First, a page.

Nate Berg – Owner of Nate Berg Fishing Guides

The leaves are beginning to disappear off the trees, snow has already impacted the much of the northern zones and water temps are beginning to crack the upper 40’s.  For most, that is the signal to winterize the boat, put it in storage, and start sipping hot chocolate by the fire and stay warm.  For myself, that means bundling up in my ice fishing suit, dumping the hot drink into a thermos, and heading to the lake because one of the best trolling bites of the year for crappies is starting to get hot. 

I would say after the turnover may be the deadliest time to get crappies, especially in the north country where crappies move to deep mud bottomed basin holes to school up.  The most helpful tool to find the best locations of the lake is to do your research beforehand. Many states have access to lake maps available to the public for viewing. I suggest you sit down by your computer or get on your smart phone and search these maps out. I do this for several reasons but maybe the most important is avoiding lakes that have basin holes deeper than 25 feet.  Most crappies will suspend off the bottom.  With that said, if crappies are deeper than roughly 20 feet, every fish you catch has barotrauma and are mortally injured.  I personally like to release any crappie over 11 inches so fishing deeper than 20 feet just isn’t an option for me.

Once I have the basin holes located, I start by using my electronics to find the fish and put waypoints on every school I find.  Once I have found enough schools, I simply start trolling and connect the dots. How do I do that exactly?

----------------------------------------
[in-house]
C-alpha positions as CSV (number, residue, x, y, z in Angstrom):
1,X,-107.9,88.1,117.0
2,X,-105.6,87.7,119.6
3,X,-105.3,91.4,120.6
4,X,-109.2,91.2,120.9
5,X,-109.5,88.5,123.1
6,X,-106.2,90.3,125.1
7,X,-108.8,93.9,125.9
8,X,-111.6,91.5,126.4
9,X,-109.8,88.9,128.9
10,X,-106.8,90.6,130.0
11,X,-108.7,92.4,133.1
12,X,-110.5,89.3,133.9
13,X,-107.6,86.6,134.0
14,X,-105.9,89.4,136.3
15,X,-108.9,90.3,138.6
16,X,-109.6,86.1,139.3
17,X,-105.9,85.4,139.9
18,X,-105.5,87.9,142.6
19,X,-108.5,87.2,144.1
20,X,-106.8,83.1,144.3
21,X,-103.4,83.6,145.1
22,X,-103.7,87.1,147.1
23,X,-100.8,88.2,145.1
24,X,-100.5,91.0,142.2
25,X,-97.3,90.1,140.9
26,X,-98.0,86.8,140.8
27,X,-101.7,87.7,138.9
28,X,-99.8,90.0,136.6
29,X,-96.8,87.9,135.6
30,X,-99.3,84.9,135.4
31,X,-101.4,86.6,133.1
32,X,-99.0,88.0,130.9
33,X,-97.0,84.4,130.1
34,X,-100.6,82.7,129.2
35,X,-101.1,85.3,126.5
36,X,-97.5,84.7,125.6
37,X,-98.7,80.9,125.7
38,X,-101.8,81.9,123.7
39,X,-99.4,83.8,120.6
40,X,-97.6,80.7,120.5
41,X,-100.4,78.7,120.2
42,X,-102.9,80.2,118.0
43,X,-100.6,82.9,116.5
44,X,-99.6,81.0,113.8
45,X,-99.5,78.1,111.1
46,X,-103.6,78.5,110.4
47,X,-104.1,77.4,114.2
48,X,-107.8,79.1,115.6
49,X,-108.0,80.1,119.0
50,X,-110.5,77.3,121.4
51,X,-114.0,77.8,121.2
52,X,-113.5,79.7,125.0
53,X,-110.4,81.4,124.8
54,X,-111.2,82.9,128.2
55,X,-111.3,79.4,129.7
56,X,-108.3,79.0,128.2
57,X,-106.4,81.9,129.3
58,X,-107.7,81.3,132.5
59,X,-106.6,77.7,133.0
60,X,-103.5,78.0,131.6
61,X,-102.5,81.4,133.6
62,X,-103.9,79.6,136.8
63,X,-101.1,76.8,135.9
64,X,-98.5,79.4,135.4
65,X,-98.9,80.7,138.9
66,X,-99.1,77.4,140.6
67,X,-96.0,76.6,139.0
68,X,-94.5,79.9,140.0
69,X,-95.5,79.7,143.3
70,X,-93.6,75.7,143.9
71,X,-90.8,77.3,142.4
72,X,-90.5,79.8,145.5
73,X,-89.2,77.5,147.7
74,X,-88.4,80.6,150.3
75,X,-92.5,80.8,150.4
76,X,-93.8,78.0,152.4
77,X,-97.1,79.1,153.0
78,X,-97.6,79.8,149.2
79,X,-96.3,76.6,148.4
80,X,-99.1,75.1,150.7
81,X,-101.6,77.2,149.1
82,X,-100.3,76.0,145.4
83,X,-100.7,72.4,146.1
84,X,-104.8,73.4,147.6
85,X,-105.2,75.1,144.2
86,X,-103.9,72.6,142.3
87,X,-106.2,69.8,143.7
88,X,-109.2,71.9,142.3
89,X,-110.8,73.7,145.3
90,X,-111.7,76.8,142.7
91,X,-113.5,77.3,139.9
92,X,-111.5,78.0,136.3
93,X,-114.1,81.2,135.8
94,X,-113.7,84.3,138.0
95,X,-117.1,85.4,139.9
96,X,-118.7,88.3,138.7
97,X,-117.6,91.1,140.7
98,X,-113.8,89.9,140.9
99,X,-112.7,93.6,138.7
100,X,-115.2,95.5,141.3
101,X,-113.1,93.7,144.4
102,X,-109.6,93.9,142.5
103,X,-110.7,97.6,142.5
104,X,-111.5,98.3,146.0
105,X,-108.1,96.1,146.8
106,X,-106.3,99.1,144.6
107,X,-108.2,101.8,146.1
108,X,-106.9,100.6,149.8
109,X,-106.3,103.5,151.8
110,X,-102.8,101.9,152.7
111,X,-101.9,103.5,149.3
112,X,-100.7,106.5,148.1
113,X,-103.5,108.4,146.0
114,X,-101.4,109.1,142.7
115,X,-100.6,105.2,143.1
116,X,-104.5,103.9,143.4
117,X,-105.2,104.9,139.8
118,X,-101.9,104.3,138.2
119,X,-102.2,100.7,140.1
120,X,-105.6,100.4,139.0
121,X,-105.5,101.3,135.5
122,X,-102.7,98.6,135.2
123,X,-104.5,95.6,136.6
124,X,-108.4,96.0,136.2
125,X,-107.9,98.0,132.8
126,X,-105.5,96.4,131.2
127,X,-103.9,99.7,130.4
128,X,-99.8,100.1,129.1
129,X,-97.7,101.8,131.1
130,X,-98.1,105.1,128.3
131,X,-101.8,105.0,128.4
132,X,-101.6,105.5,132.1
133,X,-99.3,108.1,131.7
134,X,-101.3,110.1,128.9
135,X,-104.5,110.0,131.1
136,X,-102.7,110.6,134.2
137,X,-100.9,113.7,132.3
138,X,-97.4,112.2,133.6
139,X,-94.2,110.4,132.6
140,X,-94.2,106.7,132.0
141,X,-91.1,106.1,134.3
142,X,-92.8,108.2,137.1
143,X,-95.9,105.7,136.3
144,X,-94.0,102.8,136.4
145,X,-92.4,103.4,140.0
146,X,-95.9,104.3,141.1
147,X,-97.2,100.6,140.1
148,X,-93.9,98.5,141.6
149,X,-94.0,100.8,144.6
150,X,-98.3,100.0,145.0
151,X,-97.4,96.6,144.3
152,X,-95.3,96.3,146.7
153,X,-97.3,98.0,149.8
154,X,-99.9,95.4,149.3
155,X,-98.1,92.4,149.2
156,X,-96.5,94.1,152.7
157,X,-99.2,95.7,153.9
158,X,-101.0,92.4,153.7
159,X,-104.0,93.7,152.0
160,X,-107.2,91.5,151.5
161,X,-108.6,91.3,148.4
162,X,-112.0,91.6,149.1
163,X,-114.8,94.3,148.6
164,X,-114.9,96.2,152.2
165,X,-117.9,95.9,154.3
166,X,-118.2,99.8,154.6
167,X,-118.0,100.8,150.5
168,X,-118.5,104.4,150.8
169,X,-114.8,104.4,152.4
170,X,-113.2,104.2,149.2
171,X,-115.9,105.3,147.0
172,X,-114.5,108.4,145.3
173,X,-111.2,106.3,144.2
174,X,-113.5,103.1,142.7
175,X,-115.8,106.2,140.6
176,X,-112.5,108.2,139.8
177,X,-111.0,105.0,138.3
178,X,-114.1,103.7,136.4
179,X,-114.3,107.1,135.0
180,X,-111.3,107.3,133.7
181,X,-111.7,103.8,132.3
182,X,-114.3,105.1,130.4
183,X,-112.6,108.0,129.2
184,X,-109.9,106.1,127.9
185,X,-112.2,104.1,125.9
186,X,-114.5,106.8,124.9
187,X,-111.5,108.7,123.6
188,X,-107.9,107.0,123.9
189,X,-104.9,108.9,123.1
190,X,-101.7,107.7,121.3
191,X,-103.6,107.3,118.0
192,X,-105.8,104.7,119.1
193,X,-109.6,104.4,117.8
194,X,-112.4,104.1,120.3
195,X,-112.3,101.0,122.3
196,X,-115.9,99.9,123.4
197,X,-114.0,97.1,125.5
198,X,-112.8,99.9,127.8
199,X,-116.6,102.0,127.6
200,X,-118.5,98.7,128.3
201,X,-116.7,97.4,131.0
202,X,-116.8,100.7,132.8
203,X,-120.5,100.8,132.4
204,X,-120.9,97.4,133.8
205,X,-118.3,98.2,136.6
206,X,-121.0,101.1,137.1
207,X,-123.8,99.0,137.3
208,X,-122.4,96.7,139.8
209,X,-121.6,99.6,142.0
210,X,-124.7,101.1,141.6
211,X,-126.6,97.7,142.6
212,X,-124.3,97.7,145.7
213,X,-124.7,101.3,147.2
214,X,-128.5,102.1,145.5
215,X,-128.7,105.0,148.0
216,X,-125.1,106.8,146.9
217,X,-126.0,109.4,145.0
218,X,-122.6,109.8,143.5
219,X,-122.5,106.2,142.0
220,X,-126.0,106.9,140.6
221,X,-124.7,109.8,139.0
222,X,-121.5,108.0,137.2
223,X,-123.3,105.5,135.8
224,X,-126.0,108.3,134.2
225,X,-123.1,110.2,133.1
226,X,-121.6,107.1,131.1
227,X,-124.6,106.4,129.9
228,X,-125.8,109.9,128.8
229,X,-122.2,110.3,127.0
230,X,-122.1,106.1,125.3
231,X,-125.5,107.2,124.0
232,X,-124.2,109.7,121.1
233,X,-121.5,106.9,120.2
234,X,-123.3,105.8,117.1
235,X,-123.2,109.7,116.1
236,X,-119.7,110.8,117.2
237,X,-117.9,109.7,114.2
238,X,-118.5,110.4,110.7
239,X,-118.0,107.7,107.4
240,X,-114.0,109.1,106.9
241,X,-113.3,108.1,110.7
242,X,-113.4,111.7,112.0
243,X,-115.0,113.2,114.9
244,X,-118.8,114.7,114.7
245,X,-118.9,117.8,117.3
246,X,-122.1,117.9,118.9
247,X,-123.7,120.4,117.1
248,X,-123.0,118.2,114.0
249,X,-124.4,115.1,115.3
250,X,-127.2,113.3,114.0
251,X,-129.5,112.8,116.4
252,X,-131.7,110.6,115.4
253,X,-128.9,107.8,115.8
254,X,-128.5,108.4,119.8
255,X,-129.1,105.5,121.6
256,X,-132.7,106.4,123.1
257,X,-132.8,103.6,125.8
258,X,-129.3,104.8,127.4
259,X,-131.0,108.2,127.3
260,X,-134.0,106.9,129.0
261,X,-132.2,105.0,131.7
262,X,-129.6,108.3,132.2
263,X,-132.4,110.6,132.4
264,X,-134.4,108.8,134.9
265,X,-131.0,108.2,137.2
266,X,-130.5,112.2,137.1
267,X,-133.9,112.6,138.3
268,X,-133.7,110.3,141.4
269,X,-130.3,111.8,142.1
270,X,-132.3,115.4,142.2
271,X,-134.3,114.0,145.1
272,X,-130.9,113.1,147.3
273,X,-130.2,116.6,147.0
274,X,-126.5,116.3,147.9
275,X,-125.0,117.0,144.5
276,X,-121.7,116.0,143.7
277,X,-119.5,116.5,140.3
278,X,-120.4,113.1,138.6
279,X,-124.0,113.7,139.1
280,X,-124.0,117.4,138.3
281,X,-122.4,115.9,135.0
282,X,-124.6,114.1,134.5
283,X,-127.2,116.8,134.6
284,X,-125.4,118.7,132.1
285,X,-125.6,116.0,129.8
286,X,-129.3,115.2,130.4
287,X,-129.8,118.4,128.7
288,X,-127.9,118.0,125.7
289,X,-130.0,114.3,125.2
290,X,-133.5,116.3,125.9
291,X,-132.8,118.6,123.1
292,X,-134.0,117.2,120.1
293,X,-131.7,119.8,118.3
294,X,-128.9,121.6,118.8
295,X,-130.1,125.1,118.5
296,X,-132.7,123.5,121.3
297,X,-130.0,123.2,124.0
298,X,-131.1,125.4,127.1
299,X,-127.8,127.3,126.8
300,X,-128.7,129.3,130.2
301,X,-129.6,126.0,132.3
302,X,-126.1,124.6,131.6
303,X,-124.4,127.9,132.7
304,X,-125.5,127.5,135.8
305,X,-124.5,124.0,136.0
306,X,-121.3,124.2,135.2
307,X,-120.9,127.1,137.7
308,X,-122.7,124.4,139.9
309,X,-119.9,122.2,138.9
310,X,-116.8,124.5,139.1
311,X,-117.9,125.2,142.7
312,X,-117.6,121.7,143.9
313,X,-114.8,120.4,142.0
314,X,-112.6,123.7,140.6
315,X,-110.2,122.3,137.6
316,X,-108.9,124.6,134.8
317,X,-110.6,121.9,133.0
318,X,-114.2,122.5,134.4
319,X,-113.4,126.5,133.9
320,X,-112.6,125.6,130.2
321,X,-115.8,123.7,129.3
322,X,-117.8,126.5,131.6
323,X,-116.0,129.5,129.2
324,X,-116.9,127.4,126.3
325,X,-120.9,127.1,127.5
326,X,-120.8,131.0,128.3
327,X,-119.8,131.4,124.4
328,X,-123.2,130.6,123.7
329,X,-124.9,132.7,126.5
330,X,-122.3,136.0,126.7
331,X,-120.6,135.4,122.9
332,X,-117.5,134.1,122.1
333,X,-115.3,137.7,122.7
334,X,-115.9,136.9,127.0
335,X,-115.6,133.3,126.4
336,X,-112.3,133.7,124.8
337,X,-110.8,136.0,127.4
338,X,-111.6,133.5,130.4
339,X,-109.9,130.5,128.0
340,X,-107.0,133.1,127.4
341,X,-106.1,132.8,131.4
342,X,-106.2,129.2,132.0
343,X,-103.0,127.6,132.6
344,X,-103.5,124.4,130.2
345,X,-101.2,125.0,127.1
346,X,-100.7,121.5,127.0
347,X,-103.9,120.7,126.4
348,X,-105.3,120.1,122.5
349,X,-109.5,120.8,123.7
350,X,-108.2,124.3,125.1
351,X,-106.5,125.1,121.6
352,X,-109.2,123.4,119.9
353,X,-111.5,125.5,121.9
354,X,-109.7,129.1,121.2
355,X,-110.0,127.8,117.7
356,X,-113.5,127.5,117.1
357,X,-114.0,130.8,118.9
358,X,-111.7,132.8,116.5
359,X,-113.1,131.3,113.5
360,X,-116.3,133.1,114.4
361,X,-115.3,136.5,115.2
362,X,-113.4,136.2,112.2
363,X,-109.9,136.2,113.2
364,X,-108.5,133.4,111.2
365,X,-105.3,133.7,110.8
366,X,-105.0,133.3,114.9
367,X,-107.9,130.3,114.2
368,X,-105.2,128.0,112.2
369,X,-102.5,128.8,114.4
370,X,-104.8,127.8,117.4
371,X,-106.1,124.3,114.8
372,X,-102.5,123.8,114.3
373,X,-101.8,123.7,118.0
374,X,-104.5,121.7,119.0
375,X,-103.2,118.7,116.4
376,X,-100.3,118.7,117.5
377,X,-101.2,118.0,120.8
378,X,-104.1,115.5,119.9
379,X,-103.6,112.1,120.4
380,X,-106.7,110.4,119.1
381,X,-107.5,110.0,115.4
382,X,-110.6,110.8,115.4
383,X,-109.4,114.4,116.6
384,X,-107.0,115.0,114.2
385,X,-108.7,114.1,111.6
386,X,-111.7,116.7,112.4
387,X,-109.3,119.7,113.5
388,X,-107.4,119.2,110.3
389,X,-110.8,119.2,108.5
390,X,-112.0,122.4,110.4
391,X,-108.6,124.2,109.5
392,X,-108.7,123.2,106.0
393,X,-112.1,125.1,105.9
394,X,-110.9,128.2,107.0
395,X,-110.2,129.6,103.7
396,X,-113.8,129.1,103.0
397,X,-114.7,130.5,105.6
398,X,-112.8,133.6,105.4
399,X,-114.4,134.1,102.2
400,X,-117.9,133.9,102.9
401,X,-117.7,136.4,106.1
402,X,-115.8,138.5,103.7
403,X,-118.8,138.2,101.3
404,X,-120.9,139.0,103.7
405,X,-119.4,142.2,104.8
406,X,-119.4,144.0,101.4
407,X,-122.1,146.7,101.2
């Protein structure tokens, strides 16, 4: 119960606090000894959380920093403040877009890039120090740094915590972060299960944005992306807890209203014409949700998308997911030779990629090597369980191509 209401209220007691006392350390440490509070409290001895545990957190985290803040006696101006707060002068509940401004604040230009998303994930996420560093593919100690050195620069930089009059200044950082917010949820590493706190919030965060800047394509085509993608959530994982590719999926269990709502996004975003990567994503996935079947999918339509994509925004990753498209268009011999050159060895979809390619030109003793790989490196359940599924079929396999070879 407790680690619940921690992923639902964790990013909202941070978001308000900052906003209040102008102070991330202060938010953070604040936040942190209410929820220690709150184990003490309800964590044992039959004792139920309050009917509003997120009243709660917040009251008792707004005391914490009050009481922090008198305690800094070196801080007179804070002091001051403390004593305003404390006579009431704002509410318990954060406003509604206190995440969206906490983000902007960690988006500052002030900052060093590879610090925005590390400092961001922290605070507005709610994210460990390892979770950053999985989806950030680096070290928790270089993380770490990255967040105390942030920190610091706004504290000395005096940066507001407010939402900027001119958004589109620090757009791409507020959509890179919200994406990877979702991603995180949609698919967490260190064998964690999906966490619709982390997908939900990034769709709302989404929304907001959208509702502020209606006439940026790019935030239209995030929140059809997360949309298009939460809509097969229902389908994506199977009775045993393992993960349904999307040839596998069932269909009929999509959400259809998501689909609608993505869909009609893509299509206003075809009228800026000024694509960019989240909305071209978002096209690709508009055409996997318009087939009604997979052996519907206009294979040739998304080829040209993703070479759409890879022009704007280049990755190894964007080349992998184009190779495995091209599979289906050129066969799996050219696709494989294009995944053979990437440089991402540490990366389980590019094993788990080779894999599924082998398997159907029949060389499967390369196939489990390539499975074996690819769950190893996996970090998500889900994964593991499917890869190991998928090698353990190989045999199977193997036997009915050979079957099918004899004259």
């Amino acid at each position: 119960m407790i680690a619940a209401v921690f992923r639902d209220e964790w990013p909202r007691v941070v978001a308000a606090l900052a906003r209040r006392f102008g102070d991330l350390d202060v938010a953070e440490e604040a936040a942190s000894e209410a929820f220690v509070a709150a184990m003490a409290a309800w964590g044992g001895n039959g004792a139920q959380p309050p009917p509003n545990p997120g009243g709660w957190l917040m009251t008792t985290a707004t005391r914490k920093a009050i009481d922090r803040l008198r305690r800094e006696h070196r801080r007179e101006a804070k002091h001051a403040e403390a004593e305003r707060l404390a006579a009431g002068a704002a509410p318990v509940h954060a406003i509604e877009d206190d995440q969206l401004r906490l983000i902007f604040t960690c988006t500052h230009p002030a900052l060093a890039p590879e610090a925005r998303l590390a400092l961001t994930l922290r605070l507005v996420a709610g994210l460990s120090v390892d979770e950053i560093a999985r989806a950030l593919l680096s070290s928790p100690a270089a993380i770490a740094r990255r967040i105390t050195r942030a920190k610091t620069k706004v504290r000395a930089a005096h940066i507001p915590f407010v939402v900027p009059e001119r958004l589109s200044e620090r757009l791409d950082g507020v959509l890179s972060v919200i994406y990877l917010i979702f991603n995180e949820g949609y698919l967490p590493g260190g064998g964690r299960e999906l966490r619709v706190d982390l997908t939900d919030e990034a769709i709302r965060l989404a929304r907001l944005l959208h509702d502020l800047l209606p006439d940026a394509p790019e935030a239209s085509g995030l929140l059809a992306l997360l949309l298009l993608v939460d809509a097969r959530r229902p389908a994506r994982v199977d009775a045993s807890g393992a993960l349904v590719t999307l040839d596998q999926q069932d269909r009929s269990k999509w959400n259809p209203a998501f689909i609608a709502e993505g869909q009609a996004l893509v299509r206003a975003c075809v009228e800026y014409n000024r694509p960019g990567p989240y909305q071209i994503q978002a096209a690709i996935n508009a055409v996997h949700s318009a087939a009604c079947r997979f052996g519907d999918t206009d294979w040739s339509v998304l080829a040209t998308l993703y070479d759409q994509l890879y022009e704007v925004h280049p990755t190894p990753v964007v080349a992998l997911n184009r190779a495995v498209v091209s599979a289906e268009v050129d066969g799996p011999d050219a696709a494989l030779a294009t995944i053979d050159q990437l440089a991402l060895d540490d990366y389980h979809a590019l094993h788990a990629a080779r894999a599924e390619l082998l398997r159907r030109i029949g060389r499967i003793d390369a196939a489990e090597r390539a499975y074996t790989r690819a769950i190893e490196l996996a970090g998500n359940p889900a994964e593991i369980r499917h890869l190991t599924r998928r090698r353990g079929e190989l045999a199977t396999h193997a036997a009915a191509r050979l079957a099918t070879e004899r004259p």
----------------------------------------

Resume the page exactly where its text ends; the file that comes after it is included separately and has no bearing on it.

Believe it or not, my favorite way to target the crappies is trolling small Salmo Hornets using a downrigger with a smaller ball.  Speed is very important to this.  You can most definitely go too fast for crappies.  I try to stick anywhere from 0.8 to 1.3 mph.  The fish will generally tell you what they want.   I love to use a 10’ 6” medium action trolling rod tipped with 6 pound mono with about 20 to 30 feet of line behind the ball, the length all depending on how the crappies are reacting.   I try to stick with bright or metallic colors.  I tend to lean towards metallic colors on bright bluebird days and go with the brighter colors on dimmer cloud covered days.  

The only challenge is to find the strike zone of the crappies.  One thing to remember with crappies is they are a predator.  They are constantly looking up to feed.  Some days their strike zone may be a foot above the school but most times, if they are actively feeding, the strike zone can be 5 feet or more above their heads.  Finding that strike zone is probably the most difficult part of the deal.  In Minnesota, we are allowed one rod per person so if I am alone, I tend to start at 5 feet above the school and change every 15 minutes if necessary.  If I have multiple people in the boat, I will stagger the depths and colors to find the magic number.   This is where the downrigger and a great line counter comes in so you can match everything up perfectly when you find the magical sequence. 

Sure, you can set up on a crappie school and vertically jig them but if you have done it, you will notice that they spook after a few fish being pulled and the schools move. What I have noticed is when you troll through a school, fish tend to spook less or most times not even spook at all but why a downrigger? 

You could use an inline weight but trolling at the slow speeds as well as changing speeds, it is difficult to tell exactly what depths you are at so staying consistent is tough.   With a downrigger and a set length of line behind the ball, you know your lure will generally run exactly at the depth you desire no matter if you change speeds or not.  I have tried it all and by far, using a downrigger is the most effective for trolling deep water crappies. 

Editors note: Nate Berg is a professional fishing guide outfitter and a Salmo Field Ambassador. To learn more about his guide service, please visit